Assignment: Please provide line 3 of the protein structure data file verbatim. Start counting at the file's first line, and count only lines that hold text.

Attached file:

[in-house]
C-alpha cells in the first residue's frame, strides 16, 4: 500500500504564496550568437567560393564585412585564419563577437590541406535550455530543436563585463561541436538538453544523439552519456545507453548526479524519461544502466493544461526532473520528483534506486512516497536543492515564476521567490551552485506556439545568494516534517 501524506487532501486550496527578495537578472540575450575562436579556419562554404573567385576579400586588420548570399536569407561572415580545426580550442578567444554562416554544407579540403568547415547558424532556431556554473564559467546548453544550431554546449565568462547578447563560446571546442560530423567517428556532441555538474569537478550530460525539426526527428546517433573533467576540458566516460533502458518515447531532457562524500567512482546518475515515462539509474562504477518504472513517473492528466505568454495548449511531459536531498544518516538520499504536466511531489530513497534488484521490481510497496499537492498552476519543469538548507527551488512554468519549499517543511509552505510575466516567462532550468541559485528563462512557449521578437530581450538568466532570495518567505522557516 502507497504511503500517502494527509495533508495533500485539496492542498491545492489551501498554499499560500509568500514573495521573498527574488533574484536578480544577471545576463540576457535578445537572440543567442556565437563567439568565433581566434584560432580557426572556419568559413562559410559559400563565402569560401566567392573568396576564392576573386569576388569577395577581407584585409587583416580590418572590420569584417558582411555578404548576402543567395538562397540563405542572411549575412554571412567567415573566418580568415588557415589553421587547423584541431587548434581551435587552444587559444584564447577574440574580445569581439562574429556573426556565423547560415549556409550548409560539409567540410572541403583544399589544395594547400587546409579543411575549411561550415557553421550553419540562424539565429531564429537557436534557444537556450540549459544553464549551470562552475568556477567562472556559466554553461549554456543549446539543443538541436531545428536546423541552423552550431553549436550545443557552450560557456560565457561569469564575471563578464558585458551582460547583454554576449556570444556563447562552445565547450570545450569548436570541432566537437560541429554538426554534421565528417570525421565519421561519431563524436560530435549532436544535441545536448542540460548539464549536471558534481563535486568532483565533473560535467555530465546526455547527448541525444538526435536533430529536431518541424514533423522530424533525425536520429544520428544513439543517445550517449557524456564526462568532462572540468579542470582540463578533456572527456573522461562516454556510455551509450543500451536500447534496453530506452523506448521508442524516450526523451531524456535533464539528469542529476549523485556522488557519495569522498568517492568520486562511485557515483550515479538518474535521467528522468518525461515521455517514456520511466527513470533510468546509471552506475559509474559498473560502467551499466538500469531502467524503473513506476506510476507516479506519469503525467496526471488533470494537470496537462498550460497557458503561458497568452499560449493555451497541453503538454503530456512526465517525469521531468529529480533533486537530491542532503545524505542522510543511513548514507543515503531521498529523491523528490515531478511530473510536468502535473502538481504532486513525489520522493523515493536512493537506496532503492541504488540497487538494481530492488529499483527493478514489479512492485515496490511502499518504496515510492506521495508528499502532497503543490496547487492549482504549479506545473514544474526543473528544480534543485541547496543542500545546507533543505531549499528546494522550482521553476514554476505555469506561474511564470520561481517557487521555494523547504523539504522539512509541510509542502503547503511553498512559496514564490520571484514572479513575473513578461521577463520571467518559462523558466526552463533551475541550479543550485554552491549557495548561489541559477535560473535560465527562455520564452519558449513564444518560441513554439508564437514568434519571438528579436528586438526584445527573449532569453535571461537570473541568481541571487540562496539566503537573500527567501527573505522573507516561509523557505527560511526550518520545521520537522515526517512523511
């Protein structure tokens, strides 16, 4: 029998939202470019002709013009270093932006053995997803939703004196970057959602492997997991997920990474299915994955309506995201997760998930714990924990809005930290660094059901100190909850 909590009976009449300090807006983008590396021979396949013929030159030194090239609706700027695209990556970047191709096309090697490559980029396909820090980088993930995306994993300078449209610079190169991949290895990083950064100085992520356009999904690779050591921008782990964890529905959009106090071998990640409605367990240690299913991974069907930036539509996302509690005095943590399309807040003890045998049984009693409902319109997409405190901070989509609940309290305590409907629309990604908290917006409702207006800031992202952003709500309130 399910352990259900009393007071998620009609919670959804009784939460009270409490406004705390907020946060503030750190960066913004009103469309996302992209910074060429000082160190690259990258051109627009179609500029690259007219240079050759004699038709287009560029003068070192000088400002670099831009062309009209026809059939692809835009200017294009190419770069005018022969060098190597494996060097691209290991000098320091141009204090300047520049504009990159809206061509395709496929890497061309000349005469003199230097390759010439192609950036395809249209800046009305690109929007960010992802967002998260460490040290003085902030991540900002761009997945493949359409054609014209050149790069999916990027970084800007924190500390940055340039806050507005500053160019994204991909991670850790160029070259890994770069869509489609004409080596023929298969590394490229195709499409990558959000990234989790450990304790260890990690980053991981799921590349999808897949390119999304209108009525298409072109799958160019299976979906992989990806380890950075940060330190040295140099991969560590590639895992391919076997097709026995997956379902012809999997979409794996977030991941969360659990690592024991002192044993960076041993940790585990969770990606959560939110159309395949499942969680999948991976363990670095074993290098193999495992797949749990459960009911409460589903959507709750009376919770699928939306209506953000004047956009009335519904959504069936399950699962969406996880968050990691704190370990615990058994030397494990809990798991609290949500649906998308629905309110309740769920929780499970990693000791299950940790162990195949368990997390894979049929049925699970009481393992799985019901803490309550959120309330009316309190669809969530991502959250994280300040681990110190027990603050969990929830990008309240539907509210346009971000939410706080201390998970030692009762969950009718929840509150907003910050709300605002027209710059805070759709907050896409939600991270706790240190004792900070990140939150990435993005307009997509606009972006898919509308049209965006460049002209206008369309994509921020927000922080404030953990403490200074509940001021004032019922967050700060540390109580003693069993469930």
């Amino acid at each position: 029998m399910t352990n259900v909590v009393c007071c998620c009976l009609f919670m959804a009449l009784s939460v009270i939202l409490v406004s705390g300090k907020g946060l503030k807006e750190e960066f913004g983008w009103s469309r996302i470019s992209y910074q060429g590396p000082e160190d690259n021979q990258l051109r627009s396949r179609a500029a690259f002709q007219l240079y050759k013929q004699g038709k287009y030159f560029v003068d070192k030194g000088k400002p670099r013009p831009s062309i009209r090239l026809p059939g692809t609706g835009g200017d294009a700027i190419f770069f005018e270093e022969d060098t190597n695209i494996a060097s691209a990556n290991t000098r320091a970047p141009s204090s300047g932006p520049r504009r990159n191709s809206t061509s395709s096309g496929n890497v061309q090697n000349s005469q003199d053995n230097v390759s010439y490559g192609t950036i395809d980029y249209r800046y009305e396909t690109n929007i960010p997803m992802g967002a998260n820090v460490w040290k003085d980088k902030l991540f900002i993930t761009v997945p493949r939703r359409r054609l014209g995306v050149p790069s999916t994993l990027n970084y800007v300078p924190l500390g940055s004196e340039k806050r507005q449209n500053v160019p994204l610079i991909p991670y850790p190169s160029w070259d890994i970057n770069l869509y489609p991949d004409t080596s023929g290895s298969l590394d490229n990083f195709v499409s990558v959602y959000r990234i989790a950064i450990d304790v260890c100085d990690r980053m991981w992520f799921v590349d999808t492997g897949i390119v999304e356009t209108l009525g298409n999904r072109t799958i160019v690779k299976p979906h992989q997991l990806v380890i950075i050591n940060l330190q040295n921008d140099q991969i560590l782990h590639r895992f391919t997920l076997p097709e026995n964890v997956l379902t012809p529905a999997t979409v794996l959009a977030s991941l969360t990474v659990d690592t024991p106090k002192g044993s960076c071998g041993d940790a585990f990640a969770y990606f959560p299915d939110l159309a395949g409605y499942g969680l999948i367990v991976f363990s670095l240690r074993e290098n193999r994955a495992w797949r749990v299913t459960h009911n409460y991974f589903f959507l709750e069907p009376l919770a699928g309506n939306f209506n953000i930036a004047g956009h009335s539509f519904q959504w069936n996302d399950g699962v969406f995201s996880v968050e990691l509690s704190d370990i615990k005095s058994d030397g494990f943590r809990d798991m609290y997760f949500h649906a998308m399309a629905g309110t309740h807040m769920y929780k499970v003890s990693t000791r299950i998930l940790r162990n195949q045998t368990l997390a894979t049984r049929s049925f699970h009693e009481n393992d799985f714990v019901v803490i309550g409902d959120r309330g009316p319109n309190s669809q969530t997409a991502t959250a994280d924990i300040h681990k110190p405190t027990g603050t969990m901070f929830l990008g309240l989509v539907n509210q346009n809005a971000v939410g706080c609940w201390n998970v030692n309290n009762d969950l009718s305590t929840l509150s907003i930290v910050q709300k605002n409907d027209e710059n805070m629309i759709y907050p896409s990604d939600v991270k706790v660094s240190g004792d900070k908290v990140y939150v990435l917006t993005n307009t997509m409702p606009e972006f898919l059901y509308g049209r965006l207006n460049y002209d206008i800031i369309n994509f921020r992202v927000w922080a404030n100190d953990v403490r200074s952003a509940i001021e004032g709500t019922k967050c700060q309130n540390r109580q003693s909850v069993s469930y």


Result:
């Protein structure tokens, strides 16, 4: 029998939202470019002709013009270093932006053995997803939703004196970057959602492997997991997920990474299915994955309506995201997760998930714990924990809005930290660094059901100190909850 909590009976009449300090807006983008590396021979396949013929030159030194090239609706700027695209990556970047191709096309090697490559980029396909820090980088993930995306994993300078449209610079190169991949290895990083950064100085992520356009999904690779050591921008782990964890529905959009106090071998990640409605367990240690299913991974069907930036539509996302509690005095943590399309807040003890045998049984009693409902319109997409405190901070989509609940309290305590409907629309990604908290917006409702207006800031992202952003709500309130 399910352990259900009393007071998620009609919670959804009784939460009270409490406004705390907020946060503030750190960066913004009103469309996302992209910074060429000082160190690259990258051109627009179609500029690259007219240079050759004699038709287009560029003068070192000088400002670099831009062309009209026809059939692809835009200017294009190419770069005018022969060098190597494996060097691209290991000098320091141009204090300047520049504009990159809206061509395709496929890497061309000349005469003199230097390759010439192609950036395809249209800046009305690109929007960010992802967002998260460490040290003085902030991540900002761009997945493949359409054609014209050149790069999916990027970084800007924190500390940055340039806050507005500053160019994204991909991670850790160029070259890994770069869509489609004409080596023929298969590394490229195709499409990558959000990234989790450990304790260890990690980053991981799921590349999808897949390119999304209108009525298409072109799958160019299976979906992989990806380890950075940060330190040295140099991969560590590639895992391919076997097709026995997956379902012809999997979409794996977030991941969360659990690592024991002192044993960076041993940790585990969770990606959560939110159309395949499942969680999948991976363990670095074993290098193999495992797949749990459960009911409460589903959507709750009376919770699928939306209506953000004047956009009335519904959504069936399950699962969406996880968050990691704190370990615990058994030397494990809990798991609290949500649906998308629905309110309740769920929780499970990693000791299950940790162990195949368990997390894979049929049925699970009481393992799985019901803490309550959120309330009316309190669809969530991502959250994280300040681990110190027990603050969990929830990008309240539907509210346009971000939410706080201390998970030692009762969950009718929840509150907003910050709300605002027209710059805070759709907050896409939600991270706790240190004792900070990140939150990435993005307009997509606009972006898919509308049209965006460049002209206008369309994509921020927000922080404030953990403490200074509940001021004032019922967050700060540390109580003693069993469930």